Critter Culture
Simple Math: The Litter Box to Cat Ratio

Simple Math: The Litter Box to Cat Ratio

Critter Culture Staff



It's not the most entertaining topic, but your cat's litter box is an important subject. How many should you have? What style is best? Should you use a particular type of litter?

Knowing the scoop will help you maintain a clean home, avoid feline hygiene issues, and make for some happy kitties.


Will two cats use one pan?

Two tabby cats seen from above while using a closed litter box. Lightspruch / Getty Images

Two cats may or may not be okay with using one litter box. Regardless, you're their parent, and you're in charge.

A bullying situation may arise by only using one box. And what if both little ones need to go at the same time? Also, think about the smell and contents: one cat may not find it safe to enter after the other cat just did its business. It's only decent that your pets have privacy when going to the bathroom. Providing multiple boxes allows them some alone time devoid of annoyances and territorial aggression.


What if you only have one cat?

Cute tabby cat sitting on a top-entry litter box and looking up to the camera Lightspruch / Getty Images

Even if your furry friend is rolling solo, you should provide them with at least two boxes. There's an adjustment period if the cat is new to the scene. Your home is a foreign land, so they'll need time to figure out where things are. Keeping only one litter box in an unfamiliar surrounding is a recipe for disaster when house-training.

Especially in an emergency, your kitty may not have time to make it to a specific area of your home. Plus, situations like visitors, storms, and loud noises could be upsetting and require an immediate trip to the litter box. It's much better to have a nearby choice if the urge to go arises out of nowhere.


Your home's size matters

Young woman cleaning cat litter box with wood pellets in bathroom.

Picture your home's size. Are you in an apartment? Do you live in a sprawling structure? How many levels are in your house? All of these factors come into play when thinking about placement.

Your goal is to have a private, comfy, and safe area for each cat. Putting pans in spots that are easily accessible is important. You wouldn't want to walk up three flights of stairs to use the restroom, so consider this scenario when contemplating litter boxes.


Where are your cat's hang-outs?

Cute British Shorthair kitten in litter box at home

Whatever style of home you have, there are bound to be some areas your cats prefer more than others. Pay attention to their go-to spots because they feel secure and comfortable in these locations. If Fluffy, Midnight, and Chloe each take to a few favored places, make sure to put their respective boxes in one of these zones to avoid a territory dispute. Don't set up their pans in little-used areas that are inconvenient and out of the way: it won't end well.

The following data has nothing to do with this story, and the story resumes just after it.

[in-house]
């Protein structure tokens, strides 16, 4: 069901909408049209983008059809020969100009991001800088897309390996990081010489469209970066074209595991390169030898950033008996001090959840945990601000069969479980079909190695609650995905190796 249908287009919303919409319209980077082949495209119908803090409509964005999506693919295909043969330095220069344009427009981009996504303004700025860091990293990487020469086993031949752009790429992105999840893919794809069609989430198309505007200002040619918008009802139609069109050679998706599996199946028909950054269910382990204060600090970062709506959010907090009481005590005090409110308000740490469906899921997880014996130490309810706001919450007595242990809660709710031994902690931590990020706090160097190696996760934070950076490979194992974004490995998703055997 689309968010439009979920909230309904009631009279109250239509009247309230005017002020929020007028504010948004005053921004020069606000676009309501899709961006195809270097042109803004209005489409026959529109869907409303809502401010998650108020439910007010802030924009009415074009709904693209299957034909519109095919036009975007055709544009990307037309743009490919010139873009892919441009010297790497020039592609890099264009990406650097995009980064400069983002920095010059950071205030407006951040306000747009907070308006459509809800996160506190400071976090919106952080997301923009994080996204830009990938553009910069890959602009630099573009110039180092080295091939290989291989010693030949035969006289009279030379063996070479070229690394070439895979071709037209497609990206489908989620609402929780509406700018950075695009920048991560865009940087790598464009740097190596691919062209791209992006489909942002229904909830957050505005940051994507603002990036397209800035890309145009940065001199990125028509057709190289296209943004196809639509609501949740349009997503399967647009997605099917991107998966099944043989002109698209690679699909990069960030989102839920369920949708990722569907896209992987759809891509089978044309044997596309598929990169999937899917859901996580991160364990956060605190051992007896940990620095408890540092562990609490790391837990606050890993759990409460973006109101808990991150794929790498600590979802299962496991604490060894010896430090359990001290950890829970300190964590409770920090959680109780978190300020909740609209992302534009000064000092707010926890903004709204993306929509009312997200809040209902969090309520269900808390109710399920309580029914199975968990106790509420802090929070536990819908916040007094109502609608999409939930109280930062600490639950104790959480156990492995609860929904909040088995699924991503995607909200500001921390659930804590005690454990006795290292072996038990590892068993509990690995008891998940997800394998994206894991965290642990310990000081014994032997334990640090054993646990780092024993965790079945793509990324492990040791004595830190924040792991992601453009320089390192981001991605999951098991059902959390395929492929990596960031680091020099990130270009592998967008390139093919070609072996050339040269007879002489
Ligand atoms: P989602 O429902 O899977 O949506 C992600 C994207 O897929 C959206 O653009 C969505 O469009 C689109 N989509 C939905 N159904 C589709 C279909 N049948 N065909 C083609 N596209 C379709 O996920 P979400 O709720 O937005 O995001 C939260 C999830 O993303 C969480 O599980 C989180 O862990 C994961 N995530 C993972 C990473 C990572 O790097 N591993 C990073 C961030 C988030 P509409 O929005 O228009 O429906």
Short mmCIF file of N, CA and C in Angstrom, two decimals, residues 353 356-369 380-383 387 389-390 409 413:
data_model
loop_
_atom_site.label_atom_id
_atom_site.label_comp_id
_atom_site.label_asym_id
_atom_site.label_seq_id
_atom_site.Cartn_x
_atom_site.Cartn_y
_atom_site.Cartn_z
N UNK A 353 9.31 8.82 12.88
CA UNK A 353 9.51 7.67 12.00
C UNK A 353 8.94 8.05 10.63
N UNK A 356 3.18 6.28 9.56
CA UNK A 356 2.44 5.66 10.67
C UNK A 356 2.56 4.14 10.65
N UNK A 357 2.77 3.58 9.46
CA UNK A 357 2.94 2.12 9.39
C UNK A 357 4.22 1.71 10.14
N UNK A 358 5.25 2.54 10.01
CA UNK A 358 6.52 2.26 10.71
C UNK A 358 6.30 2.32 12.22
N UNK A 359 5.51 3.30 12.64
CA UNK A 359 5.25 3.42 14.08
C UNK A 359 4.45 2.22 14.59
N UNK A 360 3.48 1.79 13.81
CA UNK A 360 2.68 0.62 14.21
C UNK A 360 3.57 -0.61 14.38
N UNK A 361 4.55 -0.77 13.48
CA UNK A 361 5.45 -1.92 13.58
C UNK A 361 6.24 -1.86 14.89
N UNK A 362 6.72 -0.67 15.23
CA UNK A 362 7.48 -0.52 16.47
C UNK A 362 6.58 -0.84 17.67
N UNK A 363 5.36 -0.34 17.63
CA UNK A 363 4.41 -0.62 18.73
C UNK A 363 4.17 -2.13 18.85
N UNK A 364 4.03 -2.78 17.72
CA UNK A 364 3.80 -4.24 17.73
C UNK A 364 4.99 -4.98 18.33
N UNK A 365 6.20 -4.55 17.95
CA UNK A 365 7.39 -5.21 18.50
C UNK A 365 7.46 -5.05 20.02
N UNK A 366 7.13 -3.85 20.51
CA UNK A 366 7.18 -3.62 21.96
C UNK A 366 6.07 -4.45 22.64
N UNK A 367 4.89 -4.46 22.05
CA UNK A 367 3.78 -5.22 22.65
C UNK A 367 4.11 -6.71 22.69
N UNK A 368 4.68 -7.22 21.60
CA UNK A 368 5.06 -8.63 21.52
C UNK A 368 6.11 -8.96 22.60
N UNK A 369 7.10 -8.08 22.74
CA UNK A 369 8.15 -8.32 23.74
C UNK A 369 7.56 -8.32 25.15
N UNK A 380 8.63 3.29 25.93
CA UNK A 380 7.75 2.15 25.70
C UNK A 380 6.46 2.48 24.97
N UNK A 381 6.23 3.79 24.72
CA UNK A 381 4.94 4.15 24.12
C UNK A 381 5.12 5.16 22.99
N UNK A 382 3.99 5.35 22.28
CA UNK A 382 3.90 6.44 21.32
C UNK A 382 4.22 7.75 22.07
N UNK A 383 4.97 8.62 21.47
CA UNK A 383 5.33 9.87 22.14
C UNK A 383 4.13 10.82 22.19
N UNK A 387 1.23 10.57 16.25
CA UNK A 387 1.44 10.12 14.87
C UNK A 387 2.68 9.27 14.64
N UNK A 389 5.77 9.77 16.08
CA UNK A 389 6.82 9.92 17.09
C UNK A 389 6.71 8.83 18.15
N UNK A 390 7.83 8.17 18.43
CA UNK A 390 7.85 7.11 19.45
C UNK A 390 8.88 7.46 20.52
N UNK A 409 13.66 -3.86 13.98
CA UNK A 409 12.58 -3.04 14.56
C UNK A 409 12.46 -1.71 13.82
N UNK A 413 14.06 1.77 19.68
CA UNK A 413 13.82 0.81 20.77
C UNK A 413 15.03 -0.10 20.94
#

Factor in an area's climate

cat in plastic litter box Xiuxia Huang / Getty Images

Temperature and airflow are also points to ponder when planning litter logistics. You don't want a concentrated location, so spread out the pans. Ideally, well-ventilated locations are your best bet, so smells don't stagnate and linger. Your cat should also be comfortable, so avoid drafty, cold, humid, or exceptionally warm spots. Stay away from vents, so the scent doesn't blow throughout your home.


The n+1 rule

Directly Above Cat Litter Box with a kitten inside Jordan Lye / Getty Images

How many litter boxes per cat do you need? The simple answer: n+1.

N+1 is the veterinary rule of thumb for the ratio of kitties to litter boxes. You should have one more pan than cats, at the very least. There's an actual logic behind this that's based on preferences, location, health, cleanliness, and how well your felines get along.


Preferred litter types

High Angle View of Curious Devon Rex Kittens Examining Dirty Cat Sand in Litter Box CasarsaGuru / Getty Images

Another reason to have multiple litter boxes is because of personal preference. Litter substrates vary, and individual cats may favor specific types. Clay, silica, pine or paper nuggets, sand, and grain litters are some examples of what's on today's market. If you've done everything right, but the kitty is still going right outside the pan, it's a good indication you should try an alternate substance.


Litter box sizes and varieties

Cat litter box with scoop on wooden floor

Cats prefer different types of litter boxes, too. You should always go with the largest pan size available, but otherwise, offer your kitties some options to find out what works best. Kittens or seniors need a low entry point. Some cats may want to be hidden. Others could be excessive diggers and need high walls. The n+1 rule allows you to try different boxes to get a feel for who likes what.


Sanitation and hygiene

Cat at litter box Vstock LLC / Getty Images

Keeping ample litter boxes is also a matter of health. If you have a cat that isn't feeling well, the last thing you want is for it to be sharing a bathroom area with others. Plus, overcrowding one pan rapidly leads to unsanitary conditions. Sharing litter boxes is an open invitation to urinary pain, diseases, infections, and other nasty problems.


Cleaning litter boxes

Pet Owner Cleaning Litter Box and Putting Remains in Small Garbage Bin. CasarsaGuru / Getty Images

Your cats simply may not be into sharing, so self-cleaning litter boxes aren't a loophole in the n+1 rule. Stay true to this number and be vigilant about cleaning their pans.

Scooping daily is the preferred frequency, but it may have to be even more. Changing the litter entirely varies depending on use, but do it at least once per week and scrub out the box every time with a mild soap.



Choosing the Best Cat Litter for Odor and Cleanup

Choosing the Best Cat Litter for Odor and Cleanup

Get your paws on the latest animal news and information